Financial companies must assess investments according to environmental and social criteria (ESG = Environmental, Social & Governance). The data on this topic is still rather sparse, resulting in a high degree of uncertainty, which is exacerbated by a lack of market standards which could provide improved alignment. Furthermore, the legal challenges to cooperation are significant.
In this use case, Deloitte combines and standardises various sustainability assessments for particular groups of banks and asset managers (e.g. funds) on the basis of EuroDaT. The use of modern methods such as distributed learning and computing should allow one to analyse business-critical data in such a way that no raw data can be reconstructed and that, post-factum, it is not known which companies were assessed by which bank.
The basic idea: The financial institutions share their own assessments and from these an ESG ranking of the companies is calculated. If sufficient financial institutions participate, this leads to a strong market representation, which in turn has a high value for the involved companies.
Individual ESG assessments of financial institutions involve both sensitive business secrets and information that could influence the market and thus cannot be published easily.
Using mathematical algorithms and intelligent technical implementation together with the data trustee EuroDaT achieves the following:
- The internal models and ESG assessments of the financial institutions remain permanently and unconditionally confidential.
- Even a successful attack on communication links or by a participant does not completely undermine confidentiality.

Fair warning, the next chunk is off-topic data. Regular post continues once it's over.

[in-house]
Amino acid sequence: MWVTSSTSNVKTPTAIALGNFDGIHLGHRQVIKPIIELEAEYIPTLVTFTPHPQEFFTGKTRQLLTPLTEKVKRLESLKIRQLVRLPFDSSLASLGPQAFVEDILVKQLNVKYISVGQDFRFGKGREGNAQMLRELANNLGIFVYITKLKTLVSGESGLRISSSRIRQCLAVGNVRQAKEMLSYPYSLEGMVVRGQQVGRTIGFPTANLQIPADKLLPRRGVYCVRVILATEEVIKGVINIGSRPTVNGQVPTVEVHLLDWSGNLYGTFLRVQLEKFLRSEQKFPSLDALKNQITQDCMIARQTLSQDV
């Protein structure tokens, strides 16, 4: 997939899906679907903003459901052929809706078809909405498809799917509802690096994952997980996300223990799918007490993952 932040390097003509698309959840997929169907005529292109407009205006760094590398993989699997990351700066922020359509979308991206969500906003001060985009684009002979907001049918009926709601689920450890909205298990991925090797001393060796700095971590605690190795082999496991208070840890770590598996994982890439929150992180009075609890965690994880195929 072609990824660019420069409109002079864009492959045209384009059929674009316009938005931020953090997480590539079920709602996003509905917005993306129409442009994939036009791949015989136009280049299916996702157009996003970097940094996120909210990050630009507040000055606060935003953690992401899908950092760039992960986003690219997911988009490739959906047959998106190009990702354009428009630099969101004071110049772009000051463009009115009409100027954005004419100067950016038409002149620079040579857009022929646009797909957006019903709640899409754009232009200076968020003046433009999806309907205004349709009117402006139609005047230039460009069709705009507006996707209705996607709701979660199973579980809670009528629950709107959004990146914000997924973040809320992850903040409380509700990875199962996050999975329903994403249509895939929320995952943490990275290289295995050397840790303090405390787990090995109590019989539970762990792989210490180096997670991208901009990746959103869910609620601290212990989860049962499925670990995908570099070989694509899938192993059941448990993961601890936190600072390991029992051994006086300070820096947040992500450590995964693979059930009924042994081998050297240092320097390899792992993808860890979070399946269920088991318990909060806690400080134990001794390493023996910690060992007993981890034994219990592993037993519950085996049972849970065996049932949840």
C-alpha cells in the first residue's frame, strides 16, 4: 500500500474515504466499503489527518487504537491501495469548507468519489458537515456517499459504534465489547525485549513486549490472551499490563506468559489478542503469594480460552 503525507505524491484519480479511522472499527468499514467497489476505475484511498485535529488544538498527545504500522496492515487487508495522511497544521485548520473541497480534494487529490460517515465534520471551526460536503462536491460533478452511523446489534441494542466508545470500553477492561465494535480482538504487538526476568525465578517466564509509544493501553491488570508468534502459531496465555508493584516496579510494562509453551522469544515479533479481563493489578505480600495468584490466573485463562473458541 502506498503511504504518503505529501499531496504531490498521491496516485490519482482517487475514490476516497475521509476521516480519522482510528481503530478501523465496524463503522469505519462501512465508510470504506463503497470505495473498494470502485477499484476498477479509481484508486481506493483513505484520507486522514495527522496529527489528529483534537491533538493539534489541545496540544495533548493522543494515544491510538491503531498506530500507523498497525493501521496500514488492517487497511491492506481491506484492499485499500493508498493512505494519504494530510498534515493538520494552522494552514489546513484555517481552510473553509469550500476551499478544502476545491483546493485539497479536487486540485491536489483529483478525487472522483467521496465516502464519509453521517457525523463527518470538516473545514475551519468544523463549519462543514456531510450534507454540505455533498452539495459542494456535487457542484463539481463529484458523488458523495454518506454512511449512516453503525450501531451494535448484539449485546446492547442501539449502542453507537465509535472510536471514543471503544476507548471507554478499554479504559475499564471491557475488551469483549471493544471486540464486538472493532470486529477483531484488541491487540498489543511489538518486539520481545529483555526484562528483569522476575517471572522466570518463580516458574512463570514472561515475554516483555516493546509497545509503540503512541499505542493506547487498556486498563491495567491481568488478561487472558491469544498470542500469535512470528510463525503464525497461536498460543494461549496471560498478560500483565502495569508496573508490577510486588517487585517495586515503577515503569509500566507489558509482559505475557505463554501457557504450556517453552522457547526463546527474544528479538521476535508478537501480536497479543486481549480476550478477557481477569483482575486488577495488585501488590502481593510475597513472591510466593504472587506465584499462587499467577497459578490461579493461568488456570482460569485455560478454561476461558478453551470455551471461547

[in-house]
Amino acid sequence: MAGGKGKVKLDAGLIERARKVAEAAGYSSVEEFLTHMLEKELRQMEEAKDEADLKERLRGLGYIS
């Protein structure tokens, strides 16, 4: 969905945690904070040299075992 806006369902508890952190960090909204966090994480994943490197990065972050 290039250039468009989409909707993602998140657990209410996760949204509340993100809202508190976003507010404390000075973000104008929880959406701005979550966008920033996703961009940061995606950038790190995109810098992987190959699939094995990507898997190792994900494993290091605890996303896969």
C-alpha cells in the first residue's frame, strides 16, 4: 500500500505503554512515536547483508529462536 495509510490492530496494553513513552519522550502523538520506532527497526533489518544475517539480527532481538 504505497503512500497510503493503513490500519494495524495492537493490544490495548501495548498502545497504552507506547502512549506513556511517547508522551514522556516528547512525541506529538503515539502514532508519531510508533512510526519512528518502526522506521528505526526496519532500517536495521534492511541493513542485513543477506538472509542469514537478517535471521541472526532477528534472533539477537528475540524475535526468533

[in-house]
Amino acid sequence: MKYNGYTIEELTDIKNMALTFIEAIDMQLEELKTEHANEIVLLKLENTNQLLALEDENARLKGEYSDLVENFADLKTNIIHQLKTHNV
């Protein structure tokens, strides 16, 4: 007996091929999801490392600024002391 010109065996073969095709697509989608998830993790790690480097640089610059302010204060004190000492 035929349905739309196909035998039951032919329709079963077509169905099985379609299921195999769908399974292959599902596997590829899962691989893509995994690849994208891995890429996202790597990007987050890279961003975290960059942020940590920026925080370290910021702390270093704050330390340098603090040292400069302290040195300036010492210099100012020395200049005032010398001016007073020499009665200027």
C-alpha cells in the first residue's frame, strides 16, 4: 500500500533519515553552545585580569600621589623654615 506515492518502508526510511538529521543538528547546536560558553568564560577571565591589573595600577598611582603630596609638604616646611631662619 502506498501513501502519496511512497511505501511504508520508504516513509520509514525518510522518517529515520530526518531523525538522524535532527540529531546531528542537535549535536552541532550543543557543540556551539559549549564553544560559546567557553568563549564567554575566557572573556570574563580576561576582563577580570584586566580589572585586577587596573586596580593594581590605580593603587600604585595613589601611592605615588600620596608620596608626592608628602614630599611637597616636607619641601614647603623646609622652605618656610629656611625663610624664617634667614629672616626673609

- The trustee does not store or analyse any of the provided data.
As a consequence, none of the provided information can be reconstructed post-factum. Only the overall result, i.e. the ranking of companies according to ESG criteria is published. However, this also implies a very low probability of detecting fraud. In order to discourage fraudsters, the algorithms are designed to be robust; a single fraudster is unable to substantially influence the overall result and is therefore deterred by the poor cost-to-benefit ratio.
Technical safety measures as well as legal assessments will secure the entire project, enabling financial institutions to participate securely.
The techniques developed in this project are also transferable to other cases, such as data aggregation.
Keywords: Data Sovereignty, Differential Privacy, Federated Learning, Plausible Deniability, Multi-Party-Computation, Homomorphic Encryption
ZEVEDI, Saarland University, DFKI